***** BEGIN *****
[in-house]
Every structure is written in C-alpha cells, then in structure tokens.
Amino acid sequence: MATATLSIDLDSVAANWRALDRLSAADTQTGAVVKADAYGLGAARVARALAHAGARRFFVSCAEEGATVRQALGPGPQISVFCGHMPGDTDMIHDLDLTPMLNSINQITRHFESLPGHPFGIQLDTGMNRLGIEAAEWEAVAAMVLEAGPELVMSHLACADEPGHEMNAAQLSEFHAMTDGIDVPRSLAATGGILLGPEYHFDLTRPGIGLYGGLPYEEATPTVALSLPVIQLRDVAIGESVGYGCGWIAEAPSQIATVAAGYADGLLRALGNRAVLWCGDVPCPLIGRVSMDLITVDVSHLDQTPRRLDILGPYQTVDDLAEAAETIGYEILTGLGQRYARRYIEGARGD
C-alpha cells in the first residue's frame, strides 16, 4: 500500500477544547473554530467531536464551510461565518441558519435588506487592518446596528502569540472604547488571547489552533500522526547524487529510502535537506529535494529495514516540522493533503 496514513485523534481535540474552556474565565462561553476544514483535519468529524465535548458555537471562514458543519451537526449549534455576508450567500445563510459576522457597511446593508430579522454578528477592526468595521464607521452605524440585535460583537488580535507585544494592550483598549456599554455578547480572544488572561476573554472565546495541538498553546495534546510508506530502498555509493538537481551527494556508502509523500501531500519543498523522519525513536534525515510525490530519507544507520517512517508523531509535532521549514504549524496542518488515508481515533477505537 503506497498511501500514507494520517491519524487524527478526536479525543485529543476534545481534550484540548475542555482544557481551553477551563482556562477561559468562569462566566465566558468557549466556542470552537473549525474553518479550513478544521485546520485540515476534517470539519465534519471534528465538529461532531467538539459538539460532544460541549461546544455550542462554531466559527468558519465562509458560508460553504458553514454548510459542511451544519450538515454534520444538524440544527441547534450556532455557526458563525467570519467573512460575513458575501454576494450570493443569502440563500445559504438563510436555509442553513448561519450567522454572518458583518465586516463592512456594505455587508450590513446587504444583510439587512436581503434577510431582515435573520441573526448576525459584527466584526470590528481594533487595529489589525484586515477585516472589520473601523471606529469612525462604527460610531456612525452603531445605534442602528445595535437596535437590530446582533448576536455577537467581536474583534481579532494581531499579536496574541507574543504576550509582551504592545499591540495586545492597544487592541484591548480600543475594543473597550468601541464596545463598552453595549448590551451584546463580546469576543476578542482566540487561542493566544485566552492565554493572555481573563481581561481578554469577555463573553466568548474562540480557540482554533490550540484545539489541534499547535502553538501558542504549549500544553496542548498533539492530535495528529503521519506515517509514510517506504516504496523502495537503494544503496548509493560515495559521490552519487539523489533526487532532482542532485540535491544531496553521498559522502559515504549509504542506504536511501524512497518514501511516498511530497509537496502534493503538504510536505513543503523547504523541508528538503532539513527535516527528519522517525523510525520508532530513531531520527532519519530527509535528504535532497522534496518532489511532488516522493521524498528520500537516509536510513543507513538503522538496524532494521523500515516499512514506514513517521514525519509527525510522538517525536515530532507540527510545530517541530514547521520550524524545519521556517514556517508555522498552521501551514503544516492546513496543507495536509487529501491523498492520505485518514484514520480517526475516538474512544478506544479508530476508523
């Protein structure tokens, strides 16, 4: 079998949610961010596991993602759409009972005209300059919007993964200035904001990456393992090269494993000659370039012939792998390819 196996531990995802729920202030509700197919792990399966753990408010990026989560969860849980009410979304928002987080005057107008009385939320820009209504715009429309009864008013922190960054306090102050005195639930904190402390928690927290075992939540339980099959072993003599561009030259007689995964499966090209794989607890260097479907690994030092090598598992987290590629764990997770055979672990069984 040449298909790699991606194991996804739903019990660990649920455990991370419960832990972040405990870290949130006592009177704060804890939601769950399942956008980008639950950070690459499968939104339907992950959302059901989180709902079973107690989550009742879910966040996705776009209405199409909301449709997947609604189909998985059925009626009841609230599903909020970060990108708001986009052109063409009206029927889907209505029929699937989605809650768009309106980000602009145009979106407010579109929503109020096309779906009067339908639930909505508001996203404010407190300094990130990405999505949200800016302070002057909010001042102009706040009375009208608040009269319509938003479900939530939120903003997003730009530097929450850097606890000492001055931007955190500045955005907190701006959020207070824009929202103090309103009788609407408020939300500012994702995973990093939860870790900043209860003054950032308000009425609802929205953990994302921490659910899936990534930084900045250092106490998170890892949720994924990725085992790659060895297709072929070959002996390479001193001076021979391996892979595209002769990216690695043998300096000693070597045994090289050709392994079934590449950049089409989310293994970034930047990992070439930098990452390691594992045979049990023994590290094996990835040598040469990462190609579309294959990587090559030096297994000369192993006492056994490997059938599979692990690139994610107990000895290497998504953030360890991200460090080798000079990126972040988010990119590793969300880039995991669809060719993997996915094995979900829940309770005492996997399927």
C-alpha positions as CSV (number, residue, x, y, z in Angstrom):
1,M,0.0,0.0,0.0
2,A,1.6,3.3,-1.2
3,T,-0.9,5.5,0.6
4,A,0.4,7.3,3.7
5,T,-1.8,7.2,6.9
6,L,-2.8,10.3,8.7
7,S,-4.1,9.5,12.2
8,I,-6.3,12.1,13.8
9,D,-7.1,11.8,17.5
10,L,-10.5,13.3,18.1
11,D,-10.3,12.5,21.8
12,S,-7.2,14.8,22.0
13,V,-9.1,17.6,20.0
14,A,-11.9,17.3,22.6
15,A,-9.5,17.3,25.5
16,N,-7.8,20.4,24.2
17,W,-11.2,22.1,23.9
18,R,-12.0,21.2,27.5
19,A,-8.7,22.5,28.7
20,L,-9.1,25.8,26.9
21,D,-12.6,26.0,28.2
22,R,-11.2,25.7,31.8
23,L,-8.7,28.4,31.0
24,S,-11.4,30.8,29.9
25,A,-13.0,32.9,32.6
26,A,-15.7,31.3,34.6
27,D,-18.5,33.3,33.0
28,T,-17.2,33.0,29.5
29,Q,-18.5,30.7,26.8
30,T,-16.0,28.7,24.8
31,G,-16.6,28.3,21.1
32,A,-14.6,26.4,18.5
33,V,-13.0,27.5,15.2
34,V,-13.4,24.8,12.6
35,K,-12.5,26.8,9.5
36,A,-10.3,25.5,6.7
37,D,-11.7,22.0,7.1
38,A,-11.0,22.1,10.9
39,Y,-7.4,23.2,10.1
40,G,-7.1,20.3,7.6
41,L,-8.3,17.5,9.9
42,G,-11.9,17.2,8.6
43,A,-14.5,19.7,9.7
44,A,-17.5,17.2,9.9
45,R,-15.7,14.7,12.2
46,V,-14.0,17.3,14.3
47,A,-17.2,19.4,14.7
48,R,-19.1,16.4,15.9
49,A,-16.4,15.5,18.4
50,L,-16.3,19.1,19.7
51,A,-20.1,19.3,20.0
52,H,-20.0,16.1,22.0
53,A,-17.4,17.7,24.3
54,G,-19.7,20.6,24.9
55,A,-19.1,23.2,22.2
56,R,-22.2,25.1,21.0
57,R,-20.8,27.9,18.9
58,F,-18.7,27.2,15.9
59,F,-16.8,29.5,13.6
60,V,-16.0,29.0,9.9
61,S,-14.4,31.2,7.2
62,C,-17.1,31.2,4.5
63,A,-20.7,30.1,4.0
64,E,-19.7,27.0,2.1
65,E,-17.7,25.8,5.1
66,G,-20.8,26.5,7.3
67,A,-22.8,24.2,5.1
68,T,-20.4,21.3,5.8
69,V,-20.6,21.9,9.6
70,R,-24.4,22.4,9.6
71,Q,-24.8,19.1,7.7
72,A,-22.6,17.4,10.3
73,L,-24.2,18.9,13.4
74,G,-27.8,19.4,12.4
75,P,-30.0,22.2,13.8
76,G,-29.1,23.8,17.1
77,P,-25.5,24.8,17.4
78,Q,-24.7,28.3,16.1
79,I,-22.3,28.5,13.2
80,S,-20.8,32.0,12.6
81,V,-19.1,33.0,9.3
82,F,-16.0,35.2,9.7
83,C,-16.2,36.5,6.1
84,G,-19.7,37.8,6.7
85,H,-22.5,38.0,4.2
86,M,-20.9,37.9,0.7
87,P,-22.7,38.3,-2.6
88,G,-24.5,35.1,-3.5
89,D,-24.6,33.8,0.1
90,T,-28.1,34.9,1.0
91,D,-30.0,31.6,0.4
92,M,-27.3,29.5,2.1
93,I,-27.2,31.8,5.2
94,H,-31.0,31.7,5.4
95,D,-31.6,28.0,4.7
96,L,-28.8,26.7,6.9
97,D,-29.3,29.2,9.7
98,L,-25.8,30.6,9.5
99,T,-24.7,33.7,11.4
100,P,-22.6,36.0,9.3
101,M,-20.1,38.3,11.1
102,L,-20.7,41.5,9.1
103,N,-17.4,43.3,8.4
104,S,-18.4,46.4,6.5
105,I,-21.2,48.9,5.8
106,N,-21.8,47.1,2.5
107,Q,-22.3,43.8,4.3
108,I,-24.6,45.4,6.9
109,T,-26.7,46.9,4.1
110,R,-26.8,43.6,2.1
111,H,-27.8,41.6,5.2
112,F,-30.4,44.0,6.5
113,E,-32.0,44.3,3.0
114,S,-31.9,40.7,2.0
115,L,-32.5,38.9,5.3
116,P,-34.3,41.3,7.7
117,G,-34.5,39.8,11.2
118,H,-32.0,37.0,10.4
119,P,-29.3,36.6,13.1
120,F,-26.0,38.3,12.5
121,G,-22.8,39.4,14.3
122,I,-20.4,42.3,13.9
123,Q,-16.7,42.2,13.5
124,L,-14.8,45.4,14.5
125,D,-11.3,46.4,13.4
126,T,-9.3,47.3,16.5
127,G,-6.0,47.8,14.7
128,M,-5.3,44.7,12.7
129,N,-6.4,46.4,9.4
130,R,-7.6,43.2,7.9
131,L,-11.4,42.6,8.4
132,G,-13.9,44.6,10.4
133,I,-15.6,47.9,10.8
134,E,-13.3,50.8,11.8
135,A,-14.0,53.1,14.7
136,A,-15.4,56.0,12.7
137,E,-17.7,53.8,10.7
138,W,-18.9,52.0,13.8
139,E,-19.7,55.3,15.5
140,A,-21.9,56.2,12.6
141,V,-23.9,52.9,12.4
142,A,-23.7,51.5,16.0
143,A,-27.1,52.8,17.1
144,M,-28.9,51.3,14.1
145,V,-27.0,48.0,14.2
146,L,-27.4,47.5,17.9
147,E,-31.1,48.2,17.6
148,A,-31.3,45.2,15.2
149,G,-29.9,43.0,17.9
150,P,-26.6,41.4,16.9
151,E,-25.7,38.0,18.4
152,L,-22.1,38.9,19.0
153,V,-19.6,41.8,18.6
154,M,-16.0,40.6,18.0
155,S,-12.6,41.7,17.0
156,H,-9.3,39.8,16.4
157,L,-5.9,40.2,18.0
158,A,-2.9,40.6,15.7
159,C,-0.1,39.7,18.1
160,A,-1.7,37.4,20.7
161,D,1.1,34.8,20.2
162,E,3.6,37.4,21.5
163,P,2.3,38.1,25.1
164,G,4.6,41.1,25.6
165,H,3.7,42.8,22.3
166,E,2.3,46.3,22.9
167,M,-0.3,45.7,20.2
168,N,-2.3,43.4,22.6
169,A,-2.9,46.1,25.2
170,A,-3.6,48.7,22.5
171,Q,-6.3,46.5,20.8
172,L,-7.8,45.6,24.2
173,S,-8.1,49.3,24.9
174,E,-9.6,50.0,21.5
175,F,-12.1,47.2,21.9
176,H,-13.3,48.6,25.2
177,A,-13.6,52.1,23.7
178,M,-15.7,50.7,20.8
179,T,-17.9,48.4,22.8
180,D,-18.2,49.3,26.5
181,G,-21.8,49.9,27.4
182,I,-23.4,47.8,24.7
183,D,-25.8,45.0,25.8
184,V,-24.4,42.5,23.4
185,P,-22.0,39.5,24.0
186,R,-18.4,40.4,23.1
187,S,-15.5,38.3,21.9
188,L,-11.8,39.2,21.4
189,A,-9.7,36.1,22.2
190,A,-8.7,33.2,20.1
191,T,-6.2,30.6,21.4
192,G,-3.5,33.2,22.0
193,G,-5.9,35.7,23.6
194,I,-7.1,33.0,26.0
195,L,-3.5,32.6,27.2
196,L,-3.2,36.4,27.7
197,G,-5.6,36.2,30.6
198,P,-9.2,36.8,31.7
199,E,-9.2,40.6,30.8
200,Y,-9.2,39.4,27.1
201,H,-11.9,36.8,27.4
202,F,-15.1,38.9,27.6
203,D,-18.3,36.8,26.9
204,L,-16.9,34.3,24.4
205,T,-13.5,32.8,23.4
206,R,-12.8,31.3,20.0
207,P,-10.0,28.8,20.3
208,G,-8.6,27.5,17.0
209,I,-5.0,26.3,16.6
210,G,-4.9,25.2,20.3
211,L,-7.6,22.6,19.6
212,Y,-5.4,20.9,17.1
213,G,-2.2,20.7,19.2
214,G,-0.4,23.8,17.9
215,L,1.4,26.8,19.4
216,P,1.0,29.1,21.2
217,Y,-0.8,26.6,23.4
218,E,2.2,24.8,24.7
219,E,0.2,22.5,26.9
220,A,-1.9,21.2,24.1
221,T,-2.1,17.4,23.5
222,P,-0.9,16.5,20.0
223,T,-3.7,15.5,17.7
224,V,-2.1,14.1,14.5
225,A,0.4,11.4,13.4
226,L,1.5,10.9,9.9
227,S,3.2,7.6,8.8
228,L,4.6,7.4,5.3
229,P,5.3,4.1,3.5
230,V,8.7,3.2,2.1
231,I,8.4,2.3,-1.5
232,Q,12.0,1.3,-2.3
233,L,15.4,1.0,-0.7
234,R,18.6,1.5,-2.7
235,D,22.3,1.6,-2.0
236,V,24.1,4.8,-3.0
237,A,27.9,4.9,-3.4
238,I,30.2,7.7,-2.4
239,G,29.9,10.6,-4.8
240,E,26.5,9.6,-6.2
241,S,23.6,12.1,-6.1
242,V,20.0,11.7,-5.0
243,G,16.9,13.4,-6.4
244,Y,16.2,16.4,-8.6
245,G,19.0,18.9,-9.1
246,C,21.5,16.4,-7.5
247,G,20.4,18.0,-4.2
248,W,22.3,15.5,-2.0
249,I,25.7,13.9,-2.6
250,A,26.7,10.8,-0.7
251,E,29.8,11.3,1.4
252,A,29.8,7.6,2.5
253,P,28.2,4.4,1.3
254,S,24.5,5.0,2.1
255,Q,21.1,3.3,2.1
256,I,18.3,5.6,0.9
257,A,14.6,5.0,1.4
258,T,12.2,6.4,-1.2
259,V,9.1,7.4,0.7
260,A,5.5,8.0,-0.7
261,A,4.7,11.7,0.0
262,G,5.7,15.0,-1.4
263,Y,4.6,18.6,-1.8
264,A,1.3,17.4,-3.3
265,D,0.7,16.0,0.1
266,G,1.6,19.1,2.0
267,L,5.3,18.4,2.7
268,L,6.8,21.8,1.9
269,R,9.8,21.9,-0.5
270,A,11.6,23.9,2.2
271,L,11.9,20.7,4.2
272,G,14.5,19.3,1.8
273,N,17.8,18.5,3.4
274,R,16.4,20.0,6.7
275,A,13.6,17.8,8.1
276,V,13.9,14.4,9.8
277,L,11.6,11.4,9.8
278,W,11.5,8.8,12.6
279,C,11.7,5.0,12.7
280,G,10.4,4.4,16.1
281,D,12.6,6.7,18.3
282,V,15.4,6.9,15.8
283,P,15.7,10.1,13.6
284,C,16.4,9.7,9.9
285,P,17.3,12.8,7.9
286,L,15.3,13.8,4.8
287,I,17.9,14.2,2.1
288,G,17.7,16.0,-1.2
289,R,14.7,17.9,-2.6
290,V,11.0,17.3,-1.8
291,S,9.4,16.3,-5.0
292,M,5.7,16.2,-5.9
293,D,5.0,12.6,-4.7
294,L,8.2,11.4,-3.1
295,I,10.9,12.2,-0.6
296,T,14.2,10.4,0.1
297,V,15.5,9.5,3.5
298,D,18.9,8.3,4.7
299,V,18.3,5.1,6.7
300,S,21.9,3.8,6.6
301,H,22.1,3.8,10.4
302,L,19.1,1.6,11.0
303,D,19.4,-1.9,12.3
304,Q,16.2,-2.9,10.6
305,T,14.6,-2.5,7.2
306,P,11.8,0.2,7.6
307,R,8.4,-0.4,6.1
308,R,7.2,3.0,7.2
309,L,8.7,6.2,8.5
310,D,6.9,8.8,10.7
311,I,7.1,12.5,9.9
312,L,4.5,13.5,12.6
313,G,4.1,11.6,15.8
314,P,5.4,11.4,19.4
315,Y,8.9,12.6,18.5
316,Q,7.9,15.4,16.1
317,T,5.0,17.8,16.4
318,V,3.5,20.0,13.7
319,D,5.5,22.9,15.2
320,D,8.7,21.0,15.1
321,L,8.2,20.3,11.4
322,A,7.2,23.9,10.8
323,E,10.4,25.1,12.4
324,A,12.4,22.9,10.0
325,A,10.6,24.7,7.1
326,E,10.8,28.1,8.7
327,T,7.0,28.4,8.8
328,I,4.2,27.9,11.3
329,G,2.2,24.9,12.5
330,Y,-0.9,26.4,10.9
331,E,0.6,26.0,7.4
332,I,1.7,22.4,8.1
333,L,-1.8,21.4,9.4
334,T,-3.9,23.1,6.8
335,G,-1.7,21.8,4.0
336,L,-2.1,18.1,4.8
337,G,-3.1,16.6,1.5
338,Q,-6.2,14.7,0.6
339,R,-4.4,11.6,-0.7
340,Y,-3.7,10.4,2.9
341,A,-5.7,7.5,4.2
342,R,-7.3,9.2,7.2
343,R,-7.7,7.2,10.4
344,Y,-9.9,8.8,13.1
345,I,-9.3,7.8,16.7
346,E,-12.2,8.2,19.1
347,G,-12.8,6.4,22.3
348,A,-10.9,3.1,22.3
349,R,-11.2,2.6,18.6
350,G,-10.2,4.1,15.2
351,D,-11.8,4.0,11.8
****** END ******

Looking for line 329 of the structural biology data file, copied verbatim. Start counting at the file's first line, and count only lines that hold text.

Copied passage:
323,E,10.4,25.1,12.4